Read an interview with Vanessa Piechotta, the lead author of the review.

There is a Cochrane Clinical Answer for this Review: What are the effects of convalescent plasma for people with moderate to severe COVID‐19?


What about antibodies made in a laboratory?

Plasma contains naturally-produced antibodies, but antibodies can also be made in a laboratory, from cells taken from people who have recovered from the disease. These can be made to target only one specific protein – in this case, a protein on the virus that causes COVID‐19. These are called ‘monoclonal antibodies’. They attach to the COVID‐19 virus and stop it from entering and reproducing in human cells. This may help to fight the infection. It is thought that they might cause fewer unwanted effects than convalescent plasma, which contains a variety of different antibodies.

A Cochrane Review SARS‐CoV‐2‐neutralising monoclonal antibodies for treatment of COVID‐19 (published September 2021) explored the potential benefits and harms of laboratory-made monoclonal antibodies. It included 6 studies with 17,495 people (some of whom were hospitalised, others were not).

Overall, the “current evidence insufficient to draw meaningful conclusions” about whether monoclonal antibodies are an effective and safe treatment for COVID-19. However, there are 36 ongoing studies which will hopefully address this uncertainty.

For more information, you can listen to this Cochrane podcast: Are laboratory-made, COVID-19-specific monoclonal antibodies an effective treatment for COVID-19?

Read these Cochrane Clinical Answers:


On this page, which is constantly updated, you can stay informed about Cochrane content relating to the coronavirus (COVID-19) pandemic and the various related activities that Cochrane is undertaking in response.

Join in the conversation on Twitter with @CochraneUK @SarahChapman30 or leave a comment on the blog. Please note, we cannot give medical advice and we will not publish comments that link to commercial sites or appear to endorse commercial products.

References:

Burch J and Tort. For adults with asymptomatic or mild COVID‐19, what are the effects of SARS‐CoV‐2‐neutralising monoclonal antibodies (alone or combined)? Cochrane Library, Cochrane Clinical Answers, 07 September 2021. Web. 14 October 2021. https://www.cochranelibrary.com/cca/doi/10.1002/cca.3724/full

Burch J and Tort. For adults hospitalized with moderate to severe COVID‐19, what are the effects of SARS‐CoV‐2‐neutralising monoclonal antibodies (alone or combined)? Cochrane Library, Cochrane Clinical Answers, 06 September 2021. Web. 14 October 2021. https://www.cochranelibrary.com/cca/doi/10.1002/cca.3819/full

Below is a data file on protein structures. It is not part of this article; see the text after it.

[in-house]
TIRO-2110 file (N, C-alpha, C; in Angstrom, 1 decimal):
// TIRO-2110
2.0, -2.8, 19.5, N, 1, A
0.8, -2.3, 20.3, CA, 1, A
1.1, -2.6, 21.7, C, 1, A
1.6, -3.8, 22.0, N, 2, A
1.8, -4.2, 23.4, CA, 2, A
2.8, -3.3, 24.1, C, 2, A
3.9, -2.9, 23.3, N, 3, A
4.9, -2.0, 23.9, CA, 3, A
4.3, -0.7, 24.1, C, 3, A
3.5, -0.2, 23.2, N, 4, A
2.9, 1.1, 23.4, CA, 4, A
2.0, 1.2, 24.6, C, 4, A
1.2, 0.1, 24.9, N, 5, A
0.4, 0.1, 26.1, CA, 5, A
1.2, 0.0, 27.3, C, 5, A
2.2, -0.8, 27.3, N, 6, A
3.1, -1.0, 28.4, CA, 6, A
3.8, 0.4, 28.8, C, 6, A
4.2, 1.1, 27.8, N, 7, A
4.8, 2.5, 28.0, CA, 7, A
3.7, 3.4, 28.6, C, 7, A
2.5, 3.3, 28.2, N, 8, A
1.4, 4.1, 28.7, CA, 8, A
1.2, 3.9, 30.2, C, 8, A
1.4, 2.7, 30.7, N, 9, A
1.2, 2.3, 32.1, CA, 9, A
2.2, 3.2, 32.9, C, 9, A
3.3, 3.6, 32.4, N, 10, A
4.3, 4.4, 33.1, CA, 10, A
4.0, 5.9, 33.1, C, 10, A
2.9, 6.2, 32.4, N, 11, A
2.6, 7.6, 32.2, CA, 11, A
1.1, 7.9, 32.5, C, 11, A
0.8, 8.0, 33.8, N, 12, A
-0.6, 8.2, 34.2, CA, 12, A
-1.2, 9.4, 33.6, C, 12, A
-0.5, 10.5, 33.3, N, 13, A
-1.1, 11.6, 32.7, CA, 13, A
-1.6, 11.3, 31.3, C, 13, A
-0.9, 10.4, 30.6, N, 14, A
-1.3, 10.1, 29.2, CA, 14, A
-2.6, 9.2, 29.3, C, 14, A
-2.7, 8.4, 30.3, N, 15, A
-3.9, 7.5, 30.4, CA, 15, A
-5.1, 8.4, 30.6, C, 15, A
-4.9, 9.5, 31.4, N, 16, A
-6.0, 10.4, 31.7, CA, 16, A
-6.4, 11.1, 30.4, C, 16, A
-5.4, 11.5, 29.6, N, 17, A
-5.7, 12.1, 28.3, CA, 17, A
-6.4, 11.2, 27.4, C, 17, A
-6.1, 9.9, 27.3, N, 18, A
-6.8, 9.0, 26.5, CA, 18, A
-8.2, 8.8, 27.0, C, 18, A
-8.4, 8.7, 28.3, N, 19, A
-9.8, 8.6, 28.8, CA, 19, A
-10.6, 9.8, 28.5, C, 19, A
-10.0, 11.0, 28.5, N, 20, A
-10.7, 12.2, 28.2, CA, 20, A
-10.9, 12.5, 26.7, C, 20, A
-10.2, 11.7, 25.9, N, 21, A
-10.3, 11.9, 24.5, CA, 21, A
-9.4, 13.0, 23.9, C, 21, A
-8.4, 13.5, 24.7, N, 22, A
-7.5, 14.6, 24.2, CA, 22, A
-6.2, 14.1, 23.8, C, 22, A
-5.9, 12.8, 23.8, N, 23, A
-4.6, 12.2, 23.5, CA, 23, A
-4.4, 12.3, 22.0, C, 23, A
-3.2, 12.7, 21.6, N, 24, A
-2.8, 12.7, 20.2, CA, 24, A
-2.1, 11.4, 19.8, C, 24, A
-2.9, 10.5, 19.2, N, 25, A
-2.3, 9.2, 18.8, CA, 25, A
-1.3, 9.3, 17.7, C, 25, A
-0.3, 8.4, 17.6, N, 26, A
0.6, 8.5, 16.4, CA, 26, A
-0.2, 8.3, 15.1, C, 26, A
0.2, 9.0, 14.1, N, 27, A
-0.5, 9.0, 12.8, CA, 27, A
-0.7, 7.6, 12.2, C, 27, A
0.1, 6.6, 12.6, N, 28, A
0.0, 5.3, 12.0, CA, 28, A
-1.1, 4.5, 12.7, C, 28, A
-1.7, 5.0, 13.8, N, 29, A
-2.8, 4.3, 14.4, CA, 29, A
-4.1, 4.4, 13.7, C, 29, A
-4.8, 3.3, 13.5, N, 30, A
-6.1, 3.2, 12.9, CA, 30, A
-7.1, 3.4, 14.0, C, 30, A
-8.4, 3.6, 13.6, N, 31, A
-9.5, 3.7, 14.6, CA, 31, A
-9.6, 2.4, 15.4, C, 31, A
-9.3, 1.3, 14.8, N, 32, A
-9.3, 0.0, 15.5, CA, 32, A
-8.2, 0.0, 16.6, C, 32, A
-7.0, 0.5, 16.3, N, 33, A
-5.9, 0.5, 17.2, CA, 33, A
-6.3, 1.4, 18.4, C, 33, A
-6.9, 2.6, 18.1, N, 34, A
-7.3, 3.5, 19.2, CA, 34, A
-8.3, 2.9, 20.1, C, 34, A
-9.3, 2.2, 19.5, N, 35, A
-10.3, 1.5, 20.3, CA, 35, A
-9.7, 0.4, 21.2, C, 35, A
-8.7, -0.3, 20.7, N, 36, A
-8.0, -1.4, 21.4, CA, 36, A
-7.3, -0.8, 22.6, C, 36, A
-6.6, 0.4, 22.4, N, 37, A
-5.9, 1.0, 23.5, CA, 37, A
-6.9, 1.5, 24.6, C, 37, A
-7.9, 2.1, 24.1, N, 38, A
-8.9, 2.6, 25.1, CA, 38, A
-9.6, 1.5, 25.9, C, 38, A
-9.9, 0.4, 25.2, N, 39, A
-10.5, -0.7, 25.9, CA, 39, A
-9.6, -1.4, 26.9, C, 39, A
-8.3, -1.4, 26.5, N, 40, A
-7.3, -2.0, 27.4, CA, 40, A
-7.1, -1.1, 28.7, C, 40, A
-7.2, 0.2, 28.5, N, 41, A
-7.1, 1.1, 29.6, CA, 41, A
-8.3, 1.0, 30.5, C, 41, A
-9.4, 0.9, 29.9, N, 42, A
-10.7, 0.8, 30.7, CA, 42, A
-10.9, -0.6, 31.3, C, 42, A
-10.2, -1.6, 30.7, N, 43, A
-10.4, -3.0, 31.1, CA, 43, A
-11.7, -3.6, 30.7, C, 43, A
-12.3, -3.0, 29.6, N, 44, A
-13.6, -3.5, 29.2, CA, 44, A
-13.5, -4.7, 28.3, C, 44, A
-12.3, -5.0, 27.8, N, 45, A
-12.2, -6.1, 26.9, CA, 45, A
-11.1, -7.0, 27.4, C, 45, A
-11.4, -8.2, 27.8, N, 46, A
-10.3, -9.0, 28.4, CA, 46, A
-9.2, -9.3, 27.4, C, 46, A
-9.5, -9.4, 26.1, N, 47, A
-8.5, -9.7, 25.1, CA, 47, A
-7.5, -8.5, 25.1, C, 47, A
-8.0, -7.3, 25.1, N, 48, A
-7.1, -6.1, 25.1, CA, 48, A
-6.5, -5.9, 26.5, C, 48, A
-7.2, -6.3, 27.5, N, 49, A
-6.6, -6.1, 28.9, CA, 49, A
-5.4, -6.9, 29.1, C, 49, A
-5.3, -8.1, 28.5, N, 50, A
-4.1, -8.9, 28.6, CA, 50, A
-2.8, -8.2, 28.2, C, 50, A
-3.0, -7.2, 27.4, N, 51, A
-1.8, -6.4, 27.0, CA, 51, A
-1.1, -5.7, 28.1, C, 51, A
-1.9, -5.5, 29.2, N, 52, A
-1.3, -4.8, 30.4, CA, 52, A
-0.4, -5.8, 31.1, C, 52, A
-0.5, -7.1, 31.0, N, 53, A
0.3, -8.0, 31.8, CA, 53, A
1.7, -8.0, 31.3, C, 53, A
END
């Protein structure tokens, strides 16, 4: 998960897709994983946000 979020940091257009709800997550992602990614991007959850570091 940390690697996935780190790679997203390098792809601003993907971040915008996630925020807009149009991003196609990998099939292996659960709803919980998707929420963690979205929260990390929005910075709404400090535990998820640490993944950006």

Cochrane. Updated Cochrane living review investigates the use of convalescent plasma to treat people with COVID-19. Cochrane.org, 20 May 2021. Web. 26 May 2021. Available from: https://www.cochrane.org/news/updated-cochrane-living-review-investigates-use-convalescent-plasma-treat-people-covid-19

Kreuzberger N. Are laboratory-made, COVID-19-specific monoclonal antibodies an effective treatment for COVID-19? Cochrane Library, Cochrane Podcasts, 22 September 2021. Web. 14 October 2021. https://www.cochrane.org/podcasts/10.1002/14651858.CD013825.pub2

Kreuzberger  N, Hirsch  C, Chai  KL, Tomlinson  E, Khosravi  Z, Popp  M, Neidhardt  M, Piechotta  V, Salomon  S, Valk  SJ, Monsef  I, Schmaderer  C, Wood  EM, So-Osman  C, Roberts  DJ, McQuilten  Z, Estcourt  LJ, Skoetz  N. SARS‐CoV‐2‐neutralising monoclonal antibodies for treatment of COVID‐19. Cochrane Database of Systematic Reviews 2021, Issue 9. Art. No.: CD013825. DOI: 10.1002/14651858.CD013825.pub2. Accessed 18 October 2021. https://www.cochranelibrary.com/cdsr/doi/10.1002/14651858.CD013825.pub2/full

Piechotta  V, Iannizzi  C, Chai  KL, Valk  SJ, Kimber  C, Dorando  E, Monsef  I, Wood  EM, Lamikanra  AA, Roberts  DJ, McQuilten  Z, So-Osman  C, Estcourt  LJ, Skoetz  N. Convalescent plasma or hyperimmune immunoglobulin for people with COVID‐19: a living systematic review. Cochrane Database of Systematic Reviews 2021, Issue 5. Art. No.: CD013600. DOI: 10.1002/14651858.CD013600.pub4. https://www.cochranelibrary.com/cdsr/doi/10.1002/14651858.CD013600.pub4/full

Sarah Chapman has nothing to disclose.



Convalescent plasma to treat people with COVID-19: the evidence so far by Sarah Chapman

is licensed under a Creative Commons Attribution-NoDerivatives 4.0 International

1 Comments on this post

  1. Seeing as the antibodies in people who have recovered from Coronavirus, whether they were very ill or whether they were asymptomatic should be found in the plasma, maybe we should consider making vaccines out of the blood of people who have recovered, the same way they have used horses and eggs to build vaccines for other conditions.

    It may be a bit late when someone is already sick to be able to see the difference. People are not knock-off rats, so it’s hard to get a good comparison, especially when hospitals are overworked. Conditions such as hyperglycemia upon entering the hospital would have to be matched, and which combination of ApoE genes.

    What about using convalescent plasma on healthcare workers and others who have an exposure to COVID-19, such as the San Jose Kaiser Permanente first responders?

    Deborah E Barges / Reply